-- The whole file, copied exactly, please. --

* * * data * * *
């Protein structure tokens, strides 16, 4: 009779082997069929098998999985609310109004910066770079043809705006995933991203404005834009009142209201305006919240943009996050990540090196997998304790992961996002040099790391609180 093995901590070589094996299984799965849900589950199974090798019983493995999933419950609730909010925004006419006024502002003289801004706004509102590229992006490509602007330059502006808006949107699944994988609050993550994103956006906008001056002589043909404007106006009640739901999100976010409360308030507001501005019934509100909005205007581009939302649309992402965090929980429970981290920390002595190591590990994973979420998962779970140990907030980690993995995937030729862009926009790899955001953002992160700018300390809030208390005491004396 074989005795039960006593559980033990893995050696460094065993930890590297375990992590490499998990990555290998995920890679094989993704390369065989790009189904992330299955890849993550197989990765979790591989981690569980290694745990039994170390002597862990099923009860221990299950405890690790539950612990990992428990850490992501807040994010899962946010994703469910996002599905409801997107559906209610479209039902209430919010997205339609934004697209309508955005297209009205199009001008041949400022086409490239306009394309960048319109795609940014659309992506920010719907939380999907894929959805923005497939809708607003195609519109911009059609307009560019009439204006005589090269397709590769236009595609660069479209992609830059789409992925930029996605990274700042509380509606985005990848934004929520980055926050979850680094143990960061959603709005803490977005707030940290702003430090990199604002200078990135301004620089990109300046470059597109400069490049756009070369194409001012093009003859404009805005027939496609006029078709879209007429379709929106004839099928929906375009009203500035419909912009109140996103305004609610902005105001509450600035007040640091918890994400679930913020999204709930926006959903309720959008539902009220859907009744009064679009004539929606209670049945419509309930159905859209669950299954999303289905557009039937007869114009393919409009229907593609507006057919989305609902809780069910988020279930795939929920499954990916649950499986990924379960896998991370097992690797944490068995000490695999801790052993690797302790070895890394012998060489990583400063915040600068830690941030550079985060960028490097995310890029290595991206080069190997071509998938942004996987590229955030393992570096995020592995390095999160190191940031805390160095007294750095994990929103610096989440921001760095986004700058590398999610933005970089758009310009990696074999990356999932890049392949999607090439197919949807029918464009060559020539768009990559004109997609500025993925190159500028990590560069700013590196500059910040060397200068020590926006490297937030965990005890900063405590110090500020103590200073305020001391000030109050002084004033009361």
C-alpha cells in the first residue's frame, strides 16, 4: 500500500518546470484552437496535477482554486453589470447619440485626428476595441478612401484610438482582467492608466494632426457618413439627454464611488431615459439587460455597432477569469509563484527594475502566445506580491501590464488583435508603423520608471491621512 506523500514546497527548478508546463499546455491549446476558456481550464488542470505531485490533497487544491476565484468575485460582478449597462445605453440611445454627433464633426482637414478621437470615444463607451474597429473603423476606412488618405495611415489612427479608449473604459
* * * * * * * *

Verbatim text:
């Protein structure tokens, strides 16, 4: 009779082997069929098998999985609310109004910066770079043809705006995933991203404005834009009142209201305006919240943009996050990540090196997998304790992961996002040099790391609180 093995901590070589094996299984799965849900589950199974090798019983493995999933419950609730909010925004006419006024502002003289801004706004509102590229992006490509602007330059502006808006949107699944994988609050993550994103956006906008001056002589043909404007106006009640739901999100976010409360308030507001501005019934509100909005205007581009939302649309992402965090929980429970981290920390002595190591590990994973979420998962779970140990907030980690993995995937030729862009926009790899955001953002992160700018300390809030208390005491004396 074989005795039960006593559980033990893995050696460094065993930890590297375990992590490499998990990555290998995920890679094989993704390369065989790009189904992330299955890849993550197989990765979790591989981690569980290694745990039994170390002597862990099923009860221990299950405890690790539950612990990992428990850490992501807040994010899962946010994703469910996002599905409801997107559906209610479209039902209430919010997205339609934004697209309508955005297209009205199009001008041949400022086409490239306009394309960048319109795609940014659309992506920010719907939380999907894929959805923005497939809708607003195609519109911009059609307009560019009439204006005589090269397709590769236009595609660069479209992609830059789409992925930029996605990274700042509380509606985005990848934004929520980055926050979850680094143990960061959603709005803490977005707030940290702003430090990199604002200078990135301004620089990109300046470059597109400069490049756009070369194409001012093009003859404009805005027939496609006029078709879209007429379709929106004839099928929906375009009203500035419909912009109140996103305004609610902005105001509450600035007040640091918890994400679930913020999204709930926006959903309720959008539902009220859907009744009064679009004539929606209670049945419509309930159905859209669950299954999303289905557009039937007869114009393919409009229907593609507006057919989305609902809780069910988020279930795939929920499954990916649950499986990924379960896998991370097992690797944490068995000490695999801790052993690797302790070895890394012998060489990583400063915040600068830690941030550079985060960028490097995310890029290595991206080069190997071509998938942004996987590229955030393992570096995020592995390095999160190191940031805390160095007294750095994990929103610096989440921001760095986004700058590398999610933005970089758009310009990696074999990356999932890049392949999607090439197919949807029918464009060559020539768009990559004109997609500025993925190159500028990590560069700013590196500059910040060397200068020590926006490297937030965990005890900063405590110090500020103590200073305020001391000030109050002084004033009361």
C-alpha cells in the first residue's frame, strides 16, 4: 500500500518546470484552437496535477482554486453589470447619440485626428476595441478612401484610438482582467492608466494632426457618413439627454464611488431615459439587460455597432477569469509563484527594475502566445506580491501590464488583435508603423520608471491621512 506523500514546497527548478508546463499546455491549446476558456481550464488542470505531485490533497487544491476565484468575485460582478449597462445605453440611445454627433464633426482637414478621437470615444463607451474597429473603423476606412488618405495611415489612427479608449473604459